Corning shows bendable glass to be used in foldable phones

Corning shows bendable glass to be used in foldable phones

U.S. glass producer Corning, maker of reinforced ‘Gorilla glass, have given Cnet a glimpse of their future development, showing the production of bendable glass. The ultra thin glass can bend to a 5mm radius, making it suitable for foldable phones.

As we wrote earlier, the World Intellectual Property Organisation, WIPO, recently assigned a number of patents for foldable devices to Corning in New York. Corning is best known for it’s ‘Gorilla glass’, chemically strengthened glass, used in the smartphones, tablets, notebooks and wearables.  It has a high overall crack-resistance, making it resistant to damage from everyday use. However, in flexible displays, no glass is used, but organic light emitting diodes are printed on a plastic substrate. Corning has now received a patent for ‘flexible glass’, which can be bent to a certain degree.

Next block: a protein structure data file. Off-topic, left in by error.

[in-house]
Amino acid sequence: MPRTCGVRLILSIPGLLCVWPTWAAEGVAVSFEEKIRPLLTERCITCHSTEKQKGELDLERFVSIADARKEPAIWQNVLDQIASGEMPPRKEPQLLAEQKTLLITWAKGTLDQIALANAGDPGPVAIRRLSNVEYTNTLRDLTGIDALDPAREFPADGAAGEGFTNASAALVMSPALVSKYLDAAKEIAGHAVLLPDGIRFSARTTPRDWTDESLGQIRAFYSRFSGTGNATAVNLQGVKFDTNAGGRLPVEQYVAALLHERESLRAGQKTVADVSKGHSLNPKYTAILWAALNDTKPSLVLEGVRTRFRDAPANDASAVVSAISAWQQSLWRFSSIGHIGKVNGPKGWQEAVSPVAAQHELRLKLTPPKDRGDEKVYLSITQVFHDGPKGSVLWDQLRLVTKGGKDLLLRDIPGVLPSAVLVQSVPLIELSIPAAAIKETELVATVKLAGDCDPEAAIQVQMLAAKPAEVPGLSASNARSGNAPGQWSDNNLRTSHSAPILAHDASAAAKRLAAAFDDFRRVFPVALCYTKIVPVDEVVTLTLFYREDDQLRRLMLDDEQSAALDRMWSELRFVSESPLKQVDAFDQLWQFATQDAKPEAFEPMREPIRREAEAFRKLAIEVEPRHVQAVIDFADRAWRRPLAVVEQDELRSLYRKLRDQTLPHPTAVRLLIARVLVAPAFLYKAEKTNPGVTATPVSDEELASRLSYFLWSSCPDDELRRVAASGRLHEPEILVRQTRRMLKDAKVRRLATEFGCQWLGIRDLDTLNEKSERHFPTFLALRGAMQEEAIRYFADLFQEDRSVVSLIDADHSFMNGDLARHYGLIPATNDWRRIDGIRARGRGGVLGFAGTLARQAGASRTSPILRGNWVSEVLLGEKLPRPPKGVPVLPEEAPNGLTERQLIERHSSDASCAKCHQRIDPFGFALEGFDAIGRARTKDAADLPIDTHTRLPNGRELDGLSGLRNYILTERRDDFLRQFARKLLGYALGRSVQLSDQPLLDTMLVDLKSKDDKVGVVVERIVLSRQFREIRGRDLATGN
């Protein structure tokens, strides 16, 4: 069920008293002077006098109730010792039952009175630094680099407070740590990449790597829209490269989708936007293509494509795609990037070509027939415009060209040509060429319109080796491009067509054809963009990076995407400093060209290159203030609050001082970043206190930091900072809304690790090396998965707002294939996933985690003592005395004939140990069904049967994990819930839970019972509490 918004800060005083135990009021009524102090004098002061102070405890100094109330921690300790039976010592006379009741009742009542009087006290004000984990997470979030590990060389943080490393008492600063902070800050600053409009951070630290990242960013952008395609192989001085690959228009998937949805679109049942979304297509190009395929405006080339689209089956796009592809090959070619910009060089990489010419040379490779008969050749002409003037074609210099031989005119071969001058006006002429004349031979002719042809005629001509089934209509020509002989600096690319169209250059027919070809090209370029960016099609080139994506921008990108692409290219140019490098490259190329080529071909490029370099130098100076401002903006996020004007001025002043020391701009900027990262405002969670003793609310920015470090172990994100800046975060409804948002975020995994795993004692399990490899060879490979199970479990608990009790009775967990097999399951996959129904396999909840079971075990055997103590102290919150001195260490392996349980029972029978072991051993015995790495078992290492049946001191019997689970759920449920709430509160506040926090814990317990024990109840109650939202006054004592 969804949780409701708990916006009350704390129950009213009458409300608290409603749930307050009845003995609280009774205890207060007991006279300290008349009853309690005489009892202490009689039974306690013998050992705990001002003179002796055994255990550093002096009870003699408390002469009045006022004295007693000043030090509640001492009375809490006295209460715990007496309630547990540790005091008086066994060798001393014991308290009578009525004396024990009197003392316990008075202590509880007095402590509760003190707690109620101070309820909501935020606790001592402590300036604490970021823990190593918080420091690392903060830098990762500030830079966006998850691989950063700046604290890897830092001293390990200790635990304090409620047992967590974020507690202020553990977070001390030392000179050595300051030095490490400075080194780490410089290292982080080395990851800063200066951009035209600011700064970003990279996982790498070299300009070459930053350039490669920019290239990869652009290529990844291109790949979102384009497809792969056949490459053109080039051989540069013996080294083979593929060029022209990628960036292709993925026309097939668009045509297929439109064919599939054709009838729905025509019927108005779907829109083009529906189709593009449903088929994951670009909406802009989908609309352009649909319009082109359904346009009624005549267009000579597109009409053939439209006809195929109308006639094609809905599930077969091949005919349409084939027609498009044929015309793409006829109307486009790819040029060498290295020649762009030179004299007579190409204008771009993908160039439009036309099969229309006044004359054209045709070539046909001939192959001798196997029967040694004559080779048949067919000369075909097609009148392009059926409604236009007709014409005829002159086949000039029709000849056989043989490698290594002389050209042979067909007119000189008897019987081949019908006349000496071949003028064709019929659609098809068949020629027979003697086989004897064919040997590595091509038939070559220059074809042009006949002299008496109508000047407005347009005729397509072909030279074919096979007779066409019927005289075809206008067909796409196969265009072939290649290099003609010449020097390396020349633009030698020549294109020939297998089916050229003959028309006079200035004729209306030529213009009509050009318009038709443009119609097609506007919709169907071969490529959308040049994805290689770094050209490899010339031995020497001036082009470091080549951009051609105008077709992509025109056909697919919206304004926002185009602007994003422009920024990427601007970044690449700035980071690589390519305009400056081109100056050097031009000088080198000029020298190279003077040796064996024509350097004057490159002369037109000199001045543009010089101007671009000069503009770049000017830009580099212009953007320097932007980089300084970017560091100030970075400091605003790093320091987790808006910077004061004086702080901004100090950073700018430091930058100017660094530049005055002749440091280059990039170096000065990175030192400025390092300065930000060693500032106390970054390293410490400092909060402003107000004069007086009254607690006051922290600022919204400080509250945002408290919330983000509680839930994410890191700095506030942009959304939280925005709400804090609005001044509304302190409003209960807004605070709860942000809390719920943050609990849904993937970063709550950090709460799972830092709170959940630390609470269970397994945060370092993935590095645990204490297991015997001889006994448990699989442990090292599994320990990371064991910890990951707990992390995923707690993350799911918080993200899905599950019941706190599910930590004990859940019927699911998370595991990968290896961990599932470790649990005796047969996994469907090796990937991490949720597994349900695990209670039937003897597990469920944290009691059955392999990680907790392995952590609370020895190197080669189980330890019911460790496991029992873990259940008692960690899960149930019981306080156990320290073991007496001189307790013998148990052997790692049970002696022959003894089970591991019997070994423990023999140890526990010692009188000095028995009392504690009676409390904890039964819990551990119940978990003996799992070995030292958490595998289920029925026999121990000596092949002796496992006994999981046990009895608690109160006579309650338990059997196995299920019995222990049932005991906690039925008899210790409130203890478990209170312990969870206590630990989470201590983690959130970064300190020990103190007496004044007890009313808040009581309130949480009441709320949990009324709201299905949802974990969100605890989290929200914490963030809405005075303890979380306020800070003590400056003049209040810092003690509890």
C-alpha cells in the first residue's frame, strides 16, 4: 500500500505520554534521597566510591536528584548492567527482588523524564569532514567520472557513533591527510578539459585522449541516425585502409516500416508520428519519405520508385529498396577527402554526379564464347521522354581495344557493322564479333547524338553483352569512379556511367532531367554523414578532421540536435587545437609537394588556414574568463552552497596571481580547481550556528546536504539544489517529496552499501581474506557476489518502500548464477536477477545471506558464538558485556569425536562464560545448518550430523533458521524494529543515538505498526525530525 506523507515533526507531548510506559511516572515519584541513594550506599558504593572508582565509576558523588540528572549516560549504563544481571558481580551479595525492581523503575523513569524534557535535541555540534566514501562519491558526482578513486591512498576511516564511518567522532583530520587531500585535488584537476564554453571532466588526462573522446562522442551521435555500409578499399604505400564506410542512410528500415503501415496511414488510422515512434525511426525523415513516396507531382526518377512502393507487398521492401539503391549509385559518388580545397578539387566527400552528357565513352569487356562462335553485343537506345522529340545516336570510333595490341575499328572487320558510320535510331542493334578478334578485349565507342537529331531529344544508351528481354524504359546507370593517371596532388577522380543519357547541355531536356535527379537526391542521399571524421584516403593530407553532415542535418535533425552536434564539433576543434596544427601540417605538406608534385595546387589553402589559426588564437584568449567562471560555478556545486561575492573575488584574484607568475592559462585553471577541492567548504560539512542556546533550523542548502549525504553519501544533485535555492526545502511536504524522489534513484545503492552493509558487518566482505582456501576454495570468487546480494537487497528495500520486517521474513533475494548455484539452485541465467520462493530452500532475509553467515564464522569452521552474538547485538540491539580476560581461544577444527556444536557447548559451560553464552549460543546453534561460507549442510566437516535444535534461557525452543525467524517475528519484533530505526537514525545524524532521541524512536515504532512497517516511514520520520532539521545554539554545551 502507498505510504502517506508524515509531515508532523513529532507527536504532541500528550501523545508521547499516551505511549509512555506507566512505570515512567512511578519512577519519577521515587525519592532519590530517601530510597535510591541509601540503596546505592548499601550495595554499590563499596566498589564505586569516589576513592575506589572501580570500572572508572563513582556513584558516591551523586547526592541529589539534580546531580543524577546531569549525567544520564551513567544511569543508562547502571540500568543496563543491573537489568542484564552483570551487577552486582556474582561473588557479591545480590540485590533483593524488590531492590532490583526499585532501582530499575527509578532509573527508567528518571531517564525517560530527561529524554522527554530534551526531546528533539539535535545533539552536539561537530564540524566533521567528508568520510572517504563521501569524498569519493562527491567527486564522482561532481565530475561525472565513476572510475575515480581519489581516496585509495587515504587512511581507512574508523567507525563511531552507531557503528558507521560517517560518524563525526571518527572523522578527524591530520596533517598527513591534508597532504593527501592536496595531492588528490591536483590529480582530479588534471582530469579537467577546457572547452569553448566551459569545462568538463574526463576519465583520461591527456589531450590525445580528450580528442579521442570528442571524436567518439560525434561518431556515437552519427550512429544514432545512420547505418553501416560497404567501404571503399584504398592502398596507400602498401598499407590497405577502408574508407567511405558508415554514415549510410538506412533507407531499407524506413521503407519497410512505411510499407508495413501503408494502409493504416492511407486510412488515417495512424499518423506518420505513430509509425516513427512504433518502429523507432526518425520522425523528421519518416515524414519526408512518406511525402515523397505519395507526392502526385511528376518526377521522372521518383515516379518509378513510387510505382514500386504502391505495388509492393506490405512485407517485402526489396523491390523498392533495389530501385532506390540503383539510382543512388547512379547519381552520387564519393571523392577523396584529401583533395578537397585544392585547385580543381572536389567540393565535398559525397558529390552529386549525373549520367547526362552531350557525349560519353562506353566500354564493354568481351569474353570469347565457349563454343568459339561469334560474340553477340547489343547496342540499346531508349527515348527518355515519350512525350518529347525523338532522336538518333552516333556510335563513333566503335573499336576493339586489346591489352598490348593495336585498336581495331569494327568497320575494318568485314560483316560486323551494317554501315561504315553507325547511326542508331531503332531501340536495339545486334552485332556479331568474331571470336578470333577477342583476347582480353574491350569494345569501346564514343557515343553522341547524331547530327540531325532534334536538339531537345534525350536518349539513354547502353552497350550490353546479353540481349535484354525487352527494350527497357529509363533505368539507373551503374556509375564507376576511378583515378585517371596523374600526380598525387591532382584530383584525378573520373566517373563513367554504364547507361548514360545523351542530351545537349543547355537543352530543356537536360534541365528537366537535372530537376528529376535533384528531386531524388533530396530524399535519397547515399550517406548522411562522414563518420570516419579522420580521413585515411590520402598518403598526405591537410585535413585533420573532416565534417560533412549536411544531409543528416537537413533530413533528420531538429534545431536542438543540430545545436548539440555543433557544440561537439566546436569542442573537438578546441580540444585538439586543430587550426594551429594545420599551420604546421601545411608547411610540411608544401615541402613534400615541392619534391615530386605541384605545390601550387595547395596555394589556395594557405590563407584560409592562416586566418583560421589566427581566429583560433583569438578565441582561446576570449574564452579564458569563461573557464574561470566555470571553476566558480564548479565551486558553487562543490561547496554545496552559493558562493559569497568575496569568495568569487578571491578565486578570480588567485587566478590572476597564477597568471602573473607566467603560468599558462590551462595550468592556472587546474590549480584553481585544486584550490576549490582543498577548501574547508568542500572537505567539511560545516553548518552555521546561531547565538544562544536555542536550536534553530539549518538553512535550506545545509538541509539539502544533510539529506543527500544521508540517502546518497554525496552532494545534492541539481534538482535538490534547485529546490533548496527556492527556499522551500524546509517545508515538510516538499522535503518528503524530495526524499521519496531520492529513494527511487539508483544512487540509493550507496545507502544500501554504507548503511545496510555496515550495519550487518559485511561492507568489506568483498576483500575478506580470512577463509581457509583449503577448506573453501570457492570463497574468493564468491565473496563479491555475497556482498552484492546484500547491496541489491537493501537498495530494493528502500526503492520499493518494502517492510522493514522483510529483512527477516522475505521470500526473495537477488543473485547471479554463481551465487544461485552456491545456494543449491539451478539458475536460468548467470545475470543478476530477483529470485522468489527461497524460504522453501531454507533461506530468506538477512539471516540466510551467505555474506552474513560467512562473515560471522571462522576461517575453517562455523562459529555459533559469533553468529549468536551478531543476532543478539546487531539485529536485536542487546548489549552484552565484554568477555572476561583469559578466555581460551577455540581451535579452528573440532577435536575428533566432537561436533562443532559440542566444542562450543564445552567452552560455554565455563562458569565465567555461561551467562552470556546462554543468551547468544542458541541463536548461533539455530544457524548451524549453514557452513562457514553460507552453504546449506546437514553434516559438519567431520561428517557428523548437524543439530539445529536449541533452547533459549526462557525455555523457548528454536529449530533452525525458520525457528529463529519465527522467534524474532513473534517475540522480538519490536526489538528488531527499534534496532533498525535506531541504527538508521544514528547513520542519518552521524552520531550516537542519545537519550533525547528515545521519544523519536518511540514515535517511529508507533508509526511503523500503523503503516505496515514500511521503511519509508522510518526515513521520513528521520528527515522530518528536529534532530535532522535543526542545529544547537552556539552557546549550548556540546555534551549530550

Defensive move

This is obviously a defensive move by Corning, who may see their business threatened by glass-free displays of the future. The real question that Cnet should have asked in their video is why someone would want glass in their phone in the first place. The fact that phones with plastic OLED displays can’t break, is one of the main advantages of such product.

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